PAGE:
Diagnosis and Management of Sjogren’s Syndrome

Posted by e-Medical PPT Saturday, December 31, 2011
What is Sjogren’s SyndromeSystemic autoimmune disease characterized by dry eyes and dry mouth.
Other organ systems often affected (extra-glandular manifestations)
May be primary - solitary process
Secondary disease accompanies another autoimmune disease - most often rheumatoid arthritis or SLE

Sjogren Syndrome is the third most common autoimmune disease

In a prospective cohort study of 400 patients, 98% presented with dry mouth and 93% presented with dry eyes.2
Associated dry mouth symptoms:  difficulty speaking and eating and swallowing, and frequents sips of water.5
Associated dry eye symptoms:  grittiness, dryness, pruritis, foreign body sensation.
In one study of 195 Dutch patients, 85% reported fatigue12

Extraglandular Manifestations
Arthralgia/non-erosive arthritis characterized by tenderness, swelling, or effusion of peripheral joints
Gastrointestinal symptoms
Autoimmune thyroiditis
Pulmonary disease (chronic cough, recurrent bronchitis with diffuse interstitial infiltrates on radiography, abnormal spirometry, pulmonary alveolitis or fibrosis on computed tomography)
Raynaud’s phenomenon
Cutaneous vasculitis
Peripheral neuropathy
Lymphadenopathy (cervical, axillary, or inguinal)
Renal involvement (proteinuria, renal tubular acidosis, interstitial nephritis, glomerulonephritis, abnormal urinalysis)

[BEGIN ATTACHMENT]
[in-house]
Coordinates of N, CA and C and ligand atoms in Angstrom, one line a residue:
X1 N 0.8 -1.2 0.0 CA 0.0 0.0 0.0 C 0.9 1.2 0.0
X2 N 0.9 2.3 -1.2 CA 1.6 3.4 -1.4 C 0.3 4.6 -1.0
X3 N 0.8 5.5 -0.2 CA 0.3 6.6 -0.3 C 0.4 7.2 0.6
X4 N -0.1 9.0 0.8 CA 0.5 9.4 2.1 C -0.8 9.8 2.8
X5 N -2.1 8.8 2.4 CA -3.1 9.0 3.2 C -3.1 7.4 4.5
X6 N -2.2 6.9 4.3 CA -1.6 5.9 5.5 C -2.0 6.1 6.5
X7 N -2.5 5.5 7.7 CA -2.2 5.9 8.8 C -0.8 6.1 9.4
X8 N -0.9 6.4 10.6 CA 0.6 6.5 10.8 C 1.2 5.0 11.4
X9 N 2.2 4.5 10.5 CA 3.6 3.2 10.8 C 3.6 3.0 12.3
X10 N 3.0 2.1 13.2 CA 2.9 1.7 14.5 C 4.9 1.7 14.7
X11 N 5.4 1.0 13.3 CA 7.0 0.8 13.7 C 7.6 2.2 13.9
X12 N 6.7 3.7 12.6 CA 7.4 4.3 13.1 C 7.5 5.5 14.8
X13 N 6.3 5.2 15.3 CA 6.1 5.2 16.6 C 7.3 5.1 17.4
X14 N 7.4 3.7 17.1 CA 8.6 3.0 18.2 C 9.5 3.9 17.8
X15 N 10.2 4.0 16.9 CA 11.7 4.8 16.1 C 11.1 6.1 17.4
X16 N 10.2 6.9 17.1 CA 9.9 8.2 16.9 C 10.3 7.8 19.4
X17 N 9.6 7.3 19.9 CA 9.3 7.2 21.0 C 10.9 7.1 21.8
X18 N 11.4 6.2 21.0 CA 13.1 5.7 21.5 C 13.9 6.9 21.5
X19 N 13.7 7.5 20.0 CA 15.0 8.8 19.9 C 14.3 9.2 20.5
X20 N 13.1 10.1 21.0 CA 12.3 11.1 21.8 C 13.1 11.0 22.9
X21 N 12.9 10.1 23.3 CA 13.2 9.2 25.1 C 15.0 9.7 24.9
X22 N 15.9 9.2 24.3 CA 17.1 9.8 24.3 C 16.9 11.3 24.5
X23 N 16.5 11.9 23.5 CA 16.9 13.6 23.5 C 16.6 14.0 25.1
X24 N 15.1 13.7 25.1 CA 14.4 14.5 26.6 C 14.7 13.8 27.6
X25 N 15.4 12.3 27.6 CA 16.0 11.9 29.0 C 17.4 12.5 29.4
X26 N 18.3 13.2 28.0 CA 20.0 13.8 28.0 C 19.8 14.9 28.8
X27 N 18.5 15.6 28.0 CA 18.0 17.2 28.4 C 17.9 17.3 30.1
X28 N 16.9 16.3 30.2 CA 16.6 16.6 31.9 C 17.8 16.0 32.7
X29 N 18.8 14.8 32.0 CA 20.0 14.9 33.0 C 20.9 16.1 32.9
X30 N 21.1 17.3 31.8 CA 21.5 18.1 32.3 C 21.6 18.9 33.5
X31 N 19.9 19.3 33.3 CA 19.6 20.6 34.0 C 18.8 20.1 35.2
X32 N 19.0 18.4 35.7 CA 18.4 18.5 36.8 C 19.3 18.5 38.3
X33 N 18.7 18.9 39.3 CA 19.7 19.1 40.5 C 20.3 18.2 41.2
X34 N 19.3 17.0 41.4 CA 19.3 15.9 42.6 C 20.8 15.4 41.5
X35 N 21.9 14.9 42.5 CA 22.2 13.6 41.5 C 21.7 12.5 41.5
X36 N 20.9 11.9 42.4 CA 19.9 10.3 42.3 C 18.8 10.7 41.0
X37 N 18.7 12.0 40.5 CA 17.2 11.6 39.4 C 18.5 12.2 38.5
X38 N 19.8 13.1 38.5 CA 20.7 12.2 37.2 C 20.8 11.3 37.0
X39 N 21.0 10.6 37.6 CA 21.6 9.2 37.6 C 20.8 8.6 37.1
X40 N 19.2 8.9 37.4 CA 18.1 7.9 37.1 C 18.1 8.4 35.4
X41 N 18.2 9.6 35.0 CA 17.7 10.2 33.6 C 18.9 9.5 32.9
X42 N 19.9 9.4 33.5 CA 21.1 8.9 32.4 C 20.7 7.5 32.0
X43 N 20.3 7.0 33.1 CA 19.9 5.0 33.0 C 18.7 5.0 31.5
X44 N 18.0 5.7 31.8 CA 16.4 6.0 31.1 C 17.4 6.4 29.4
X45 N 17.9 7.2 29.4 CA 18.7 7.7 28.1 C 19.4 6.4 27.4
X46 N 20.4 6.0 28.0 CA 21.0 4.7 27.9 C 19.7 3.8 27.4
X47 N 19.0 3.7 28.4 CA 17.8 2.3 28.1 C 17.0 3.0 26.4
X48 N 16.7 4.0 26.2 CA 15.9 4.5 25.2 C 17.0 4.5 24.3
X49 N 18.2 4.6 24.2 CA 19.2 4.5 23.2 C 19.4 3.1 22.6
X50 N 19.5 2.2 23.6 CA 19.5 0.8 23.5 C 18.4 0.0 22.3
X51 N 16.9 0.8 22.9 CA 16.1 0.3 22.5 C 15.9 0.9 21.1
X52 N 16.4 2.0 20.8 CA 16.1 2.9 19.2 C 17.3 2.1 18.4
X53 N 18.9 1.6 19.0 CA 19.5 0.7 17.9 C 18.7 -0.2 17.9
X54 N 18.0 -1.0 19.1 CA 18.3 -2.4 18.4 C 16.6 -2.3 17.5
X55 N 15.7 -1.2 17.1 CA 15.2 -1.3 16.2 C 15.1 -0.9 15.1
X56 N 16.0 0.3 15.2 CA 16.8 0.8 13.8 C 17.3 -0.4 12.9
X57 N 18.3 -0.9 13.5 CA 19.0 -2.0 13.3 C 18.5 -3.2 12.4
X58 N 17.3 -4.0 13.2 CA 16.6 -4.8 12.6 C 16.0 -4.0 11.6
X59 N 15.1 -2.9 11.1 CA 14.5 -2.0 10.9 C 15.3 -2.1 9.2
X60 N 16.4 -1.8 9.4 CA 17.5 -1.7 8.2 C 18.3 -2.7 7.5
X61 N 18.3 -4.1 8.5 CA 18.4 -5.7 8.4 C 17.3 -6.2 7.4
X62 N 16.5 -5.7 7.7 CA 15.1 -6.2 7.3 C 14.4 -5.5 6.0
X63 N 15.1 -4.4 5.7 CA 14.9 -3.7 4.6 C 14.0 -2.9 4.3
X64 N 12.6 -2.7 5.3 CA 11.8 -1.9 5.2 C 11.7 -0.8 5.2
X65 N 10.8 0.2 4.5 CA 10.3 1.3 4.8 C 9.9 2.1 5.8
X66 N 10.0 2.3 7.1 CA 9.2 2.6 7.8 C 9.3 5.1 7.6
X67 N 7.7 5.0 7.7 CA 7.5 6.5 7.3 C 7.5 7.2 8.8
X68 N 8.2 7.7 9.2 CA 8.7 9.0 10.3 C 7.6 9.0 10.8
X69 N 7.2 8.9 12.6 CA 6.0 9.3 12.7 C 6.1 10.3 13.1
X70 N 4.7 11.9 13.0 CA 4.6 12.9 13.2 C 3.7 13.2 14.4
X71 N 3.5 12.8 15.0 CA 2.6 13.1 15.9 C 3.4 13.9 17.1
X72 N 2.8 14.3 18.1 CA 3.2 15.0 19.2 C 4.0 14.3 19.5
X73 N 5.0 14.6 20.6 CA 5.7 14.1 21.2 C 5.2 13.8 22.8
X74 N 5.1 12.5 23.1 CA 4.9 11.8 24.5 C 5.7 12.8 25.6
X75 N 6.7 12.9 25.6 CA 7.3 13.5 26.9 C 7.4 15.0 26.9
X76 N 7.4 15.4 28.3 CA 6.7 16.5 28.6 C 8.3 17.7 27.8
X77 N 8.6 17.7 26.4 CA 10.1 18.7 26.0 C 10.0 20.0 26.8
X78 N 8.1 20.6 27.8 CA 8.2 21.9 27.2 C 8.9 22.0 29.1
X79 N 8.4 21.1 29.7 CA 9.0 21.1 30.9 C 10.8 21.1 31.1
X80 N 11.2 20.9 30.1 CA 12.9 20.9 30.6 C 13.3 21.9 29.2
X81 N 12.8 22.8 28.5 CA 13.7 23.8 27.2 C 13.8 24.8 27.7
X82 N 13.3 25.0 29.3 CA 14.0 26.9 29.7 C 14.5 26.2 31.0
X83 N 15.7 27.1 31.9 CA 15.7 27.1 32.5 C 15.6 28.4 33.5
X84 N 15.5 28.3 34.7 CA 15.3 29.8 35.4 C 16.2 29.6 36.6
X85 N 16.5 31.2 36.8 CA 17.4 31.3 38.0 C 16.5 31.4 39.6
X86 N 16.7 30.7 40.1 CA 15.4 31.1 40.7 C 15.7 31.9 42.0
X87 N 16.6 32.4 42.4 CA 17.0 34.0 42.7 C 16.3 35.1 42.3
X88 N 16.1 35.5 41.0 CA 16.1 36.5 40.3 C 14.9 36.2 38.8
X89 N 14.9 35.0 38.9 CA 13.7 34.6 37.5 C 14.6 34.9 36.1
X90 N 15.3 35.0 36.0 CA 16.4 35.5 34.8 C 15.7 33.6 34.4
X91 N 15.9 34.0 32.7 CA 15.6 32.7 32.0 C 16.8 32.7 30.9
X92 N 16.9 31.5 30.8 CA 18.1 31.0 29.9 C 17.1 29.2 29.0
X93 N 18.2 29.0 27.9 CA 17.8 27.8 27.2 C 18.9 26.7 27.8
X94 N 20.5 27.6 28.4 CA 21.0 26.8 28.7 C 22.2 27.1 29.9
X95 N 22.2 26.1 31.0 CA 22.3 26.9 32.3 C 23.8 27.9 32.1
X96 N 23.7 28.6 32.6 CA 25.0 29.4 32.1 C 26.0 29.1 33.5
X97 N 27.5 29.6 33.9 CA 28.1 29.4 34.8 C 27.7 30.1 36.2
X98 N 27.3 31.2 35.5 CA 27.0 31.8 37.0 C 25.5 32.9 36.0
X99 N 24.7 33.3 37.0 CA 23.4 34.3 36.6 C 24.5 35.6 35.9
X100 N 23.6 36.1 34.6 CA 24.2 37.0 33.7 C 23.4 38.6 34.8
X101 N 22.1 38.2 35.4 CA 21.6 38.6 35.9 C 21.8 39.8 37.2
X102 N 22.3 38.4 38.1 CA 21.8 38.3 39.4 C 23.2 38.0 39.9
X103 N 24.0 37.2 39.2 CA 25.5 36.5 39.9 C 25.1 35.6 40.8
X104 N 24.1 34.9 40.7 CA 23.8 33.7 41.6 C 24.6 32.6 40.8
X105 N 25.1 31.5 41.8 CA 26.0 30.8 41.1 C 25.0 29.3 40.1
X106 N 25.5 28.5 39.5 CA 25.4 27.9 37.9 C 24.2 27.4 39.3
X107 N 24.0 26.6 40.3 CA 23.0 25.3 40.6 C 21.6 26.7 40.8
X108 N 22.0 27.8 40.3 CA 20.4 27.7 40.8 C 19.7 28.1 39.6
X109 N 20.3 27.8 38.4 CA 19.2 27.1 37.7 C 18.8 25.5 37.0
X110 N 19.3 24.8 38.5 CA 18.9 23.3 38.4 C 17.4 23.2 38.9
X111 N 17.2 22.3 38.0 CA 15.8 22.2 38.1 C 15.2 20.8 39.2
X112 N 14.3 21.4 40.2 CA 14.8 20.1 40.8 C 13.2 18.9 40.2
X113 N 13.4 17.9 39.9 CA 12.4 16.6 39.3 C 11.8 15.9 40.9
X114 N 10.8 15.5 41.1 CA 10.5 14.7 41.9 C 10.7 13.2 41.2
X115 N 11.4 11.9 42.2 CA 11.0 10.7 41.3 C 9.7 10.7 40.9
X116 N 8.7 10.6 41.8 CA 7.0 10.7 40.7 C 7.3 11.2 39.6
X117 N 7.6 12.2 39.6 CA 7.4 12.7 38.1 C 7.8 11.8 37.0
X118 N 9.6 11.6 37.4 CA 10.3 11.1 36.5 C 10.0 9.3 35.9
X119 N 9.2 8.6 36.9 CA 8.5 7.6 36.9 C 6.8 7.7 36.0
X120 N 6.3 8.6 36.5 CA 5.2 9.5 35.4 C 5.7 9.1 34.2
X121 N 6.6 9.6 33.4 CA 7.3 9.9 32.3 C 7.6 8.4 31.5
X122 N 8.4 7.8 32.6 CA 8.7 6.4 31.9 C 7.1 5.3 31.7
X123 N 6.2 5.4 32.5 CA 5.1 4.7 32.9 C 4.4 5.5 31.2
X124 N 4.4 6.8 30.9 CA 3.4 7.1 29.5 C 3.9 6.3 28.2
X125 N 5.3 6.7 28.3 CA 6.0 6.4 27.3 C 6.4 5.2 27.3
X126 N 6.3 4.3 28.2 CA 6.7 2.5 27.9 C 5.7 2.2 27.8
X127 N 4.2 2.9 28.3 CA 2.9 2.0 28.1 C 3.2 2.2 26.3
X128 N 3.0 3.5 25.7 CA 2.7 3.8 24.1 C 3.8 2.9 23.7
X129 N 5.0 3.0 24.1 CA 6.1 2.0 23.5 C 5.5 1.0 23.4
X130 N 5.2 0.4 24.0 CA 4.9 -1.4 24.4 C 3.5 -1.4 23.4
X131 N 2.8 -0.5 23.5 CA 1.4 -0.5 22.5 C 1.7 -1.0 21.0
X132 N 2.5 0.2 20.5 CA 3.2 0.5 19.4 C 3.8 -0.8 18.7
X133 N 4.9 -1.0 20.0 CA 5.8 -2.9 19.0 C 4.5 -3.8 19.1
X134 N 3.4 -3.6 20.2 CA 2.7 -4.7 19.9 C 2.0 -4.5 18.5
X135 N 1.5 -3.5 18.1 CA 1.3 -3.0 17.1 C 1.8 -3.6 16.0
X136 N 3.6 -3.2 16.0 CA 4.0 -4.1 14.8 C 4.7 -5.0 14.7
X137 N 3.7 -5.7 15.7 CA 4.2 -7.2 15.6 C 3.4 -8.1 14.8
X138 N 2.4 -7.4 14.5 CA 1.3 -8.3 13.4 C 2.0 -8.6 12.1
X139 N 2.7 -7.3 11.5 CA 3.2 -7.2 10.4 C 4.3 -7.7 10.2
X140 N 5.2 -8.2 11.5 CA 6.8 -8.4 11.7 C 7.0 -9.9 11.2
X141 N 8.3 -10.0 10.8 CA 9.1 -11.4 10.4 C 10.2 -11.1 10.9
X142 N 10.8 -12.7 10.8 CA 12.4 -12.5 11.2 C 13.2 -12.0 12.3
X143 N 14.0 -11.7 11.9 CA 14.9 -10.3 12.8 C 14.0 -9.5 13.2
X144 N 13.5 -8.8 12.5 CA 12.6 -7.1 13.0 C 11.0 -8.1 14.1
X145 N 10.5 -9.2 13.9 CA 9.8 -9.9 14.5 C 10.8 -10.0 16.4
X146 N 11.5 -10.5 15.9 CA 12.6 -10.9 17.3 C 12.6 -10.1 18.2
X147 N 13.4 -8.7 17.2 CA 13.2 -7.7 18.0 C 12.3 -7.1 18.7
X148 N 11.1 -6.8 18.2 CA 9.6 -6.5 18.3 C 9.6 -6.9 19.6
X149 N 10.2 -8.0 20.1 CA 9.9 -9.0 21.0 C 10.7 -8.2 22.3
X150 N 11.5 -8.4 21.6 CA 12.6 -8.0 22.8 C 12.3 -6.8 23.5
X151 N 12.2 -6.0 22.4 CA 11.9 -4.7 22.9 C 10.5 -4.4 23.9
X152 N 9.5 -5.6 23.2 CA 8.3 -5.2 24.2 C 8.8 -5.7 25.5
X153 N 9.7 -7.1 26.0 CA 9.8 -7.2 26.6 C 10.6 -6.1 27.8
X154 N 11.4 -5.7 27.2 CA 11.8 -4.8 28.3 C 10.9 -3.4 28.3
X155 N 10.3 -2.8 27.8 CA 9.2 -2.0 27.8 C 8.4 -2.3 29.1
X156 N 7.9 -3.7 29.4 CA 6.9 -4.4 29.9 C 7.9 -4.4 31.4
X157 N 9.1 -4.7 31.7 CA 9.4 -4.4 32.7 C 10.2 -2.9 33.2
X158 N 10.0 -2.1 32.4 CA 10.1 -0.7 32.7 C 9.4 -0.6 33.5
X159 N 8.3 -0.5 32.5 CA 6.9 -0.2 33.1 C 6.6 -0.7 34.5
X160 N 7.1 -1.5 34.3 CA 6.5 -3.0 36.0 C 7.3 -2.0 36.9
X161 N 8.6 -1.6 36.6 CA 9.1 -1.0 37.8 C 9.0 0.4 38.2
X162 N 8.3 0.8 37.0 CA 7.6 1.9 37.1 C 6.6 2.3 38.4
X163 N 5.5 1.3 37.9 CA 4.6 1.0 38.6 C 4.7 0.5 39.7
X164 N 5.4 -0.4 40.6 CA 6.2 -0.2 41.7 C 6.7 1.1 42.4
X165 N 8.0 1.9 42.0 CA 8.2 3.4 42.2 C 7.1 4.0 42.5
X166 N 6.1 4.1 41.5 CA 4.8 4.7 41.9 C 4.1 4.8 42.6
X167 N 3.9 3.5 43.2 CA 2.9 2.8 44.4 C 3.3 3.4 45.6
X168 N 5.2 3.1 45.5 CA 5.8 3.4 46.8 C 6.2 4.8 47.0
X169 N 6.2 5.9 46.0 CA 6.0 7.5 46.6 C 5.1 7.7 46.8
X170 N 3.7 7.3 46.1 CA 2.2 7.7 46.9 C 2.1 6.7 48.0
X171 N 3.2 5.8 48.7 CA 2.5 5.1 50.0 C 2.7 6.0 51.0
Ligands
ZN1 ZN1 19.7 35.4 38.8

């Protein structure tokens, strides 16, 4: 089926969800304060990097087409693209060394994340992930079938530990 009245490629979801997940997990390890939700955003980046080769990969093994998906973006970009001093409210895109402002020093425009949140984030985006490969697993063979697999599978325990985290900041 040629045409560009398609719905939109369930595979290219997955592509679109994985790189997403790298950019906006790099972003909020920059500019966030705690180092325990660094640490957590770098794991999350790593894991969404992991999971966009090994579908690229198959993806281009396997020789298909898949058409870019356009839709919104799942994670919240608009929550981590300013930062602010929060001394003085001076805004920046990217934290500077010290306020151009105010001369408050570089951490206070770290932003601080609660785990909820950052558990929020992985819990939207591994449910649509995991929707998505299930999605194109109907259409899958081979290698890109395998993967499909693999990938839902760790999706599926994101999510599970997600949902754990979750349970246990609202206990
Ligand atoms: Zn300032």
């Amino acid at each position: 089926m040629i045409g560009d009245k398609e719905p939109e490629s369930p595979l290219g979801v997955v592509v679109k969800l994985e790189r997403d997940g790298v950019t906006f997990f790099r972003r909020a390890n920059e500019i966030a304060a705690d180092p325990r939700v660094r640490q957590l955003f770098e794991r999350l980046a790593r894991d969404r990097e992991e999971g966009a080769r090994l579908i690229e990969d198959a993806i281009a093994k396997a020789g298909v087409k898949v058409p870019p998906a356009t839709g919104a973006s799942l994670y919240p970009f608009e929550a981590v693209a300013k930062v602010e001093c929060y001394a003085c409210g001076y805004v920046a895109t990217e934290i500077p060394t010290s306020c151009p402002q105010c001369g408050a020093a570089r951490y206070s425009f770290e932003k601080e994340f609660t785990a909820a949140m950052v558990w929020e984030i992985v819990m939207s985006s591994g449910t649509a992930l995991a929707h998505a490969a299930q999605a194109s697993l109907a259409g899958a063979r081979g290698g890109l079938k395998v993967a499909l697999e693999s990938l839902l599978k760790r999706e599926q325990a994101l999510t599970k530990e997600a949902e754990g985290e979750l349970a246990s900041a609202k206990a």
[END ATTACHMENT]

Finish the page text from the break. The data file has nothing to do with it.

Fever not associated with infectious process

Diagnosis of primary Sjogren Syndrome is strongly suggested in a patient with:
Signs and symptoms of oral ocular dryness
Positive antibodies for anti-SS-A and anti-SS-B antigen OR positive salivary gland biopsy
Sjogren syndrome often has an insidious onset, a variable course, and a wide spectrum of clinical manifestations, making diagnosis difficult and delayed.

Revised International Classification Criteria for Sjogren Syndrome
Ocular symptoms (at least one of the following):  daily, persistent, troublesome dry eyes for more than 3 months, recurrent sensation of sand or gravel in eyes, use of tear substitutes more than three time per day
Oral symptoms (at least one of the following symptoms):  daily feeling of dry mouth for more than three months, recurrent or persistently swollen salivary glands as a adult, need to drink liquids frequently to aid in swallowing dry food.
Ocular signs (at least one positive):  Schirmer test, Rose Bengal test or other ocular dye test
Histopathology (positive biopsy of a salivary gland)
Salivary gland involvement (positive results from at least one of the following tests):  unstimulated whole salivary flow collection (less than 1.5ml in 15 minutes); parotid sialography showing the presence of diffuse sialectasia; Salivary scintigraphy showing delayed uptake, reduced concentration and delayed excretion of tracer
Presence of Anti-SSA and Anti-SSB

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